The MTA continues to be in a giving mood this holiday season. Fresh off the gift of the “Nostalgia Train” for the holiday season, the MTA will give the gift of vintage buses this holiday season. Here is the press release courtesy of the MTA:
Bus customers using the M34, M42 and M50 crosstown routes will have the opportunity to take a ride back in time this month when MTA New York City Transit places into service a fleet of vintage New York City Transit buses for the holiday season. Everything will be original except the MetroCard fare boxes.
In addition, double-decker buses dating from the 1930s will be available for inspection but, sorry, no rides. The double-deckers will be parked at Herald Square, Times Square, outside of Grand Central Terminal and other locations around the city.
The crosstown buses will be in operation from Monday, December 10th through Friday, December 28th, running on weekdays during morning and evening rush hours. With a little bit of luck and good timing you could catch a ride back in time on a classic coach for the price of a regular ride. And don’t forget, these modern buses are equipped with modern fare boxes, so they’ll accept your MetroCard or coins.
Housed in depots throughout the city, the historic fleet is appreciated by Transit’s top managers for their historic significance. “These buses are a living, breathing part of the city’s history and each has a unique story to tell about the era in which it operated,” says NYC Transit President Howard H. Roberts, Jr. “When you examine this collection as a whole, the progression of motorized surface transportation in New York City really comes to life.”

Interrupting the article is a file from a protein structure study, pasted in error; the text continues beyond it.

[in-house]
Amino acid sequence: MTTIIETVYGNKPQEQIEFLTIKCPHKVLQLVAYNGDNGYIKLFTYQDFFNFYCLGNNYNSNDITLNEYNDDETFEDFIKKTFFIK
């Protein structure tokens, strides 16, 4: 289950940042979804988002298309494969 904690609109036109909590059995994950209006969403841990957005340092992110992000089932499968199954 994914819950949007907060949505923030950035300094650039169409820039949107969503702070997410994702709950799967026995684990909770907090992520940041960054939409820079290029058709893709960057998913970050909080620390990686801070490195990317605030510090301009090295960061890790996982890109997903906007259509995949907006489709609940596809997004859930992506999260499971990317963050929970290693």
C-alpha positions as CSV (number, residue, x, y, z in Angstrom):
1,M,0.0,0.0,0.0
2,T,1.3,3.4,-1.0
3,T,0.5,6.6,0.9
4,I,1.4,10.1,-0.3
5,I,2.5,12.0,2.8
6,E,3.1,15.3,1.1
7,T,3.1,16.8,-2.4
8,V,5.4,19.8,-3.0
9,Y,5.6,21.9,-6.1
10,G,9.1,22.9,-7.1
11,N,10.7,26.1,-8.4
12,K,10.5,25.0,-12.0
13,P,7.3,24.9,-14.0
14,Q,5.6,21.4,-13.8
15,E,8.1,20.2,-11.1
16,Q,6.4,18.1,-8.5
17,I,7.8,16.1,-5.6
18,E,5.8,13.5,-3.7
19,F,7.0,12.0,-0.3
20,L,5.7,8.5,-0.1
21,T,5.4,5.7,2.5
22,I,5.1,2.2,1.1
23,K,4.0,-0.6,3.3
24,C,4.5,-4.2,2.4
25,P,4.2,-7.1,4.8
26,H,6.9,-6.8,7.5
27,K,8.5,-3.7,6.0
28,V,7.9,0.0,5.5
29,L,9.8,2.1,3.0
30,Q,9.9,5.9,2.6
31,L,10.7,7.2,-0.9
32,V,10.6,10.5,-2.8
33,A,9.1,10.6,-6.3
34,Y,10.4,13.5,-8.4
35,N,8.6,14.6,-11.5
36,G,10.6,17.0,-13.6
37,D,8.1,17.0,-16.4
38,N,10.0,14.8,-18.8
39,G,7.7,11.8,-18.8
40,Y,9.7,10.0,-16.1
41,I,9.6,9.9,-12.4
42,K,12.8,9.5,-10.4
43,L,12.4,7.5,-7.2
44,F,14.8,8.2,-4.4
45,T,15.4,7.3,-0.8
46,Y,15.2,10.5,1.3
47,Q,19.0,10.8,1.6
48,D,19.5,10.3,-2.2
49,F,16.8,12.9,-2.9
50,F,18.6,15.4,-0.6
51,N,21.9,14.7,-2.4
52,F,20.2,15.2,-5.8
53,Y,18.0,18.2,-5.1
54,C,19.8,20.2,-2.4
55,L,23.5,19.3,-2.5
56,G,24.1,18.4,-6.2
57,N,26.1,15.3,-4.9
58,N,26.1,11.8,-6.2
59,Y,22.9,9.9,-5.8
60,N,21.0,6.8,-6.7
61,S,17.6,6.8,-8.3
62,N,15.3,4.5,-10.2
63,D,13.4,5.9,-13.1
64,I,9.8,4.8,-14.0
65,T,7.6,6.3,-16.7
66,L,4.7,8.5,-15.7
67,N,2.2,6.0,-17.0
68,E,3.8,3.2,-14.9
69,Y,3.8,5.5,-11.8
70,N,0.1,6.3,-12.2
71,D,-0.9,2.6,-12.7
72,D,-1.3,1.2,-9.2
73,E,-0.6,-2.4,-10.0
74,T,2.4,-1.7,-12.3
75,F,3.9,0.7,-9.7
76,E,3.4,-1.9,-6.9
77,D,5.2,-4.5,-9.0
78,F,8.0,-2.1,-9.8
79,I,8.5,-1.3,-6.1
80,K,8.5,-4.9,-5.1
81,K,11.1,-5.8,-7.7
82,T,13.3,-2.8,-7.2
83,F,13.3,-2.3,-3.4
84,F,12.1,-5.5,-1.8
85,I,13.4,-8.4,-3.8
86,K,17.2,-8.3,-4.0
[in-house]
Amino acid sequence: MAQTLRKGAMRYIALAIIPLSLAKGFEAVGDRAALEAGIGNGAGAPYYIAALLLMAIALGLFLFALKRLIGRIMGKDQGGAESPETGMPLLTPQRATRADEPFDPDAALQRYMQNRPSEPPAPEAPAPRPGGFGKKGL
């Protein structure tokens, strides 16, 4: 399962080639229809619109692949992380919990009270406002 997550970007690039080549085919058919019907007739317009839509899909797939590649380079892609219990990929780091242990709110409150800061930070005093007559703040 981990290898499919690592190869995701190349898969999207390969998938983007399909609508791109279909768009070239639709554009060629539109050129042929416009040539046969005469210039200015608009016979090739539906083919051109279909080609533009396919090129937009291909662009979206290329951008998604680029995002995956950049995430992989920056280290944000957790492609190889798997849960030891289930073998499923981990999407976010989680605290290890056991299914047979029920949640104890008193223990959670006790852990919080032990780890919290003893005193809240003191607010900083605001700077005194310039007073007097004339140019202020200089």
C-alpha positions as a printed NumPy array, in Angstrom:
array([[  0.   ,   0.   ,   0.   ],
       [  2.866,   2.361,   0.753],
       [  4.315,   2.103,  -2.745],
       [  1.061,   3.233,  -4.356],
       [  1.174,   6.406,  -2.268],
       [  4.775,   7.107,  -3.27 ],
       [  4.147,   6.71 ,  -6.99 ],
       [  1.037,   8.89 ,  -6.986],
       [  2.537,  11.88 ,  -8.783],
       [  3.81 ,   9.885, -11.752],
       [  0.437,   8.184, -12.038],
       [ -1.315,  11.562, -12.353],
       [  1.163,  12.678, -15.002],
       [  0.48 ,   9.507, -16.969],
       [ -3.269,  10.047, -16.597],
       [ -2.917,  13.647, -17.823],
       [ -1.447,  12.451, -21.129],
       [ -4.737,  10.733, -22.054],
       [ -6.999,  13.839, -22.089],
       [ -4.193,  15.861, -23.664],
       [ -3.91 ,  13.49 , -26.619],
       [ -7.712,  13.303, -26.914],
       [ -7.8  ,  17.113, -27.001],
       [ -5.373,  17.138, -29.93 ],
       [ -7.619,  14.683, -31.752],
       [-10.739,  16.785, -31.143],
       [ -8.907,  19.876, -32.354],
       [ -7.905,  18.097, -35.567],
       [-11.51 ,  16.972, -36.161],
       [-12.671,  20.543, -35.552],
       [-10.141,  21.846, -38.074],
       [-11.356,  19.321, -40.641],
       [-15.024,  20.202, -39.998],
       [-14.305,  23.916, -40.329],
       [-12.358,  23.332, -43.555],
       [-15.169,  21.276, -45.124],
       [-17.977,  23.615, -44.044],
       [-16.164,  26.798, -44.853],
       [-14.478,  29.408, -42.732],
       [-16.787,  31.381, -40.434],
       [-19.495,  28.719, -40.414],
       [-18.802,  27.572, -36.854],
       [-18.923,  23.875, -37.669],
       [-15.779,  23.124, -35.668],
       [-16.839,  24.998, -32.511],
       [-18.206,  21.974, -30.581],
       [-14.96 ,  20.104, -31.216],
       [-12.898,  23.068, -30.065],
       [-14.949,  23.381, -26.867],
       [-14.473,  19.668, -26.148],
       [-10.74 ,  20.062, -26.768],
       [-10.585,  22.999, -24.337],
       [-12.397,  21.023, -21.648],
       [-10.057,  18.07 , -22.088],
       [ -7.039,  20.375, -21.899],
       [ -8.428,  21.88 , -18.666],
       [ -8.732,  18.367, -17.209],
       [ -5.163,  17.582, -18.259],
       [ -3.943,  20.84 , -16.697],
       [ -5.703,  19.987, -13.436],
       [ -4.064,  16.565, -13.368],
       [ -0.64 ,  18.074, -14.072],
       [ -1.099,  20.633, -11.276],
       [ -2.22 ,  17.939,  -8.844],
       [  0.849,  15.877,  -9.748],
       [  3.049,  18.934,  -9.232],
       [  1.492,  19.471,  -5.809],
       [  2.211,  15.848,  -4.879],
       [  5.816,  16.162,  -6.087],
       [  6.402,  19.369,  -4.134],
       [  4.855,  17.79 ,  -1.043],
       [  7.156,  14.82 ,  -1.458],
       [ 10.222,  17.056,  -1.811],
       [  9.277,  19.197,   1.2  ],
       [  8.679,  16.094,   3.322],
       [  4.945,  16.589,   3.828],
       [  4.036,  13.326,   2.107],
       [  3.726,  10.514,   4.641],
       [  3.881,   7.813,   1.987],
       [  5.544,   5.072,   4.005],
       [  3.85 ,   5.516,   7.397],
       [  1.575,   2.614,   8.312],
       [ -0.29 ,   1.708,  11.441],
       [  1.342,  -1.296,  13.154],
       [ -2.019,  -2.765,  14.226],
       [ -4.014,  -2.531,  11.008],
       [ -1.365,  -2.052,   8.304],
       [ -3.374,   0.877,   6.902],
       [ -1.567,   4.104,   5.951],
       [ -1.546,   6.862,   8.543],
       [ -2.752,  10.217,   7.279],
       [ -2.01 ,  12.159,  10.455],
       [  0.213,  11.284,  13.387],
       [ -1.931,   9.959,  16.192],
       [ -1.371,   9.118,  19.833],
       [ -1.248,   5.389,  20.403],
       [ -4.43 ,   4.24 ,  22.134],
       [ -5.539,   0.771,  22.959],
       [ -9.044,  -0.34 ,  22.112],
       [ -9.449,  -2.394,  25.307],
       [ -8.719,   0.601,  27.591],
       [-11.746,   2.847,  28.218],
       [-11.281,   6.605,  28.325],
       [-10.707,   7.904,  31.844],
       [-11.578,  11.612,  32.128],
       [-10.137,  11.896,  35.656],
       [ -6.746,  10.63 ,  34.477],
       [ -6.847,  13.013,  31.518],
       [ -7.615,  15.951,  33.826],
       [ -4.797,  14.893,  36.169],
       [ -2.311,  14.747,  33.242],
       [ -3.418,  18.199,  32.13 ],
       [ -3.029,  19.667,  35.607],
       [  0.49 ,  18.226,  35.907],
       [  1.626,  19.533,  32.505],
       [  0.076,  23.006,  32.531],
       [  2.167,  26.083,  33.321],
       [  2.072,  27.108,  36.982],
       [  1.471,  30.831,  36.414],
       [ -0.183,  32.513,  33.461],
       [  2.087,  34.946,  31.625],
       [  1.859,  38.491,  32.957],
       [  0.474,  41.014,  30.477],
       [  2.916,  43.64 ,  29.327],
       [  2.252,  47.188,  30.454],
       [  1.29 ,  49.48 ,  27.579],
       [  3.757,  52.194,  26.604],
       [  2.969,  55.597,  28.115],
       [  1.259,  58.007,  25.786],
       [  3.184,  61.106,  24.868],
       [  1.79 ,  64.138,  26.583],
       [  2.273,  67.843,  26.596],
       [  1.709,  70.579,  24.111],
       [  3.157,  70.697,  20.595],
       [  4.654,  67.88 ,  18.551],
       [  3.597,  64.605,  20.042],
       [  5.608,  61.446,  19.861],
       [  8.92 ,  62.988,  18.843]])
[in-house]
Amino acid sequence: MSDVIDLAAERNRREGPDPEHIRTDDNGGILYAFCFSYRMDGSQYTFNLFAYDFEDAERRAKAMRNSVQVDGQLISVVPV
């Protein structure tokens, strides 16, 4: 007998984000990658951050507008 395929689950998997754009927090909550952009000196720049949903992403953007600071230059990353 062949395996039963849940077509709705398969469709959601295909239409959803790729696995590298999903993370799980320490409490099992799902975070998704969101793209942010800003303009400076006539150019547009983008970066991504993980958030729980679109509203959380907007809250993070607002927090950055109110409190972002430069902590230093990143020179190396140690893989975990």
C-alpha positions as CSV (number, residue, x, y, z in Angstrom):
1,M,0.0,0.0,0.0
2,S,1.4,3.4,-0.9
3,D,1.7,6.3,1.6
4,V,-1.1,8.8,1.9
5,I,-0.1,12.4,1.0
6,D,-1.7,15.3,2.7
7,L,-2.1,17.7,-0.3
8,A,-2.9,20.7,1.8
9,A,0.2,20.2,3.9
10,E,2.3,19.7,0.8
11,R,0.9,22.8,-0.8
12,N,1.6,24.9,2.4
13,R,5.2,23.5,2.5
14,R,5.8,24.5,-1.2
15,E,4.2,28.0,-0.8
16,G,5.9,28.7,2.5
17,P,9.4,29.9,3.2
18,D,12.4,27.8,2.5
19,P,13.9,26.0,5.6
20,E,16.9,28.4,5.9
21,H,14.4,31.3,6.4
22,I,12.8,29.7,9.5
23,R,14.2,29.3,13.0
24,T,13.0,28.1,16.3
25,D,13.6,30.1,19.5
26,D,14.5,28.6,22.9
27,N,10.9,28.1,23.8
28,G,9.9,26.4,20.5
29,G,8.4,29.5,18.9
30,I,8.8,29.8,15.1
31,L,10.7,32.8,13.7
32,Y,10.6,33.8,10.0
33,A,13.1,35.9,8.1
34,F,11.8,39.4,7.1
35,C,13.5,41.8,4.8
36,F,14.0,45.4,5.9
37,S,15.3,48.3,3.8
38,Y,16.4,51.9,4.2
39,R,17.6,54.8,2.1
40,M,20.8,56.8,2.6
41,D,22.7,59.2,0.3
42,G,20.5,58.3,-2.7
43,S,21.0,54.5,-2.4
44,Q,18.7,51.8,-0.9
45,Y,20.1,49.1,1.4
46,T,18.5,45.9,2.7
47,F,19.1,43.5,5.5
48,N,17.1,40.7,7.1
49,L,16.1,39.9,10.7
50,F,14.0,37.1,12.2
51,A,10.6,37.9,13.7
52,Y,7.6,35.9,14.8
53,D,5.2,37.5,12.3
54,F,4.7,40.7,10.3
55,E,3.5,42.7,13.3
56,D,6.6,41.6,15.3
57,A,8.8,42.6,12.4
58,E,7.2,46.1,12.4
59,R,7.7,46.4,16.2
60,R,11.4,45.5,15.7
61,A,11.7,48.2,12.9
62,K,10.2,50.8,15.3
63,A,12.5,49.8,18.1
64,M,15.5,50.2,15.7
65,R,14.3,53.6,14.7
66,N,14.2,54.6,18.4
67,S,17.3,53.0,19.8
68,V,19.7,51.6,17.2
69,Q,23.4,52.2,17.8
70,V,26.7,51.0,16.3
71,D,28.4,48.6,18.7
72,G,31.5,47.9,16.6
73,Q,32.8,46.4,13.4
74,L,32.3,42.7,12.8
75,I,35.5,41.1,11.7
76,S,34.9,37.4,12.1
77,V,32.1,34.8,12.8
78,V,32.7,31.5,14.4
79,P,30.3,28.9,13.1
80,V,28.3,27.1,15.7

The agency’s historic fleet contains 19 buses, ranging in age from the Queen Anne – a 1917 wood-bodied double-decker manufactured in the shops of the old Fifth Avenue Coach Company – to bus number 1201, NYC Transit’s first General Motors RTS.
Many of the vehicles have been deemed to have historical significance to the city, including bus number 3100, a 1956 GM which was the first air-conditioned transit bus manufactured, and 5227, the last non-wheelchair accessible bus to operate for NYC Transit, pulled from service in 1993.
“Riding on these buses is a fantastic counterpoint to the buses we operate currently,” noted Joseph Smith, Senior Vice President, Department of Buses. “It’s obvious that we have come a long way since the 1970s and, despite the charm of the older equipment, our customers are benefiting from the advances in bus design.”
While most of the preserved and restored vehicles were ordered and operated by NYC Transit, the earliest buses belonged to predecessor companies, particularly the Fifth Avenue Coach Company. The historic fleet is made up largely of so-called “old look” buses (built prior to fall of 1959) and “new look” models (buses with slanted windows and enlarged windshields built from the fall of 1959 until the introduction of the RTS in 1977).
General Motors and Flxible are the most heavily represented manufacturers, though there is also a 1956 Mack in the collection. Interestingly, all three companies are now out of the bus-building business.
List and description of buses that will be in operation and on display:
Buses in service
Bus No. 5117 – 1964 Flxible. Retired from service in 1983
Bus No. 7340 – 1973 Flxible. Part of a 267 bus order. This bus ran until 1990
Bus No. 4727 – This 1969 Flxible was delivered as part of an order for 331 buses. It last saw service in 1988.
Bus No. 2151 – 1962 General Motors Coach, Model TDH 5301. It remained in service for 20 years.
Bus No. 100 – 1959 General Motors Coach. Model TDH 5301. This was the first model year of the GM’s New Look bus style. It was retired from service in 1973.
Buses on Display
Bus No. 2124 – 1938 Yellow Coach 735 (GM) double-decker; ran until 1953 and was among the last of the fleet to serve.
Bus No. 1263 – This 1931 Yellow Coach double-decker was part of a 52-bus order for Fifth Avenue Coach Company.
This is yet another activity to add to my photography to do list!
xoxo Transit Blogger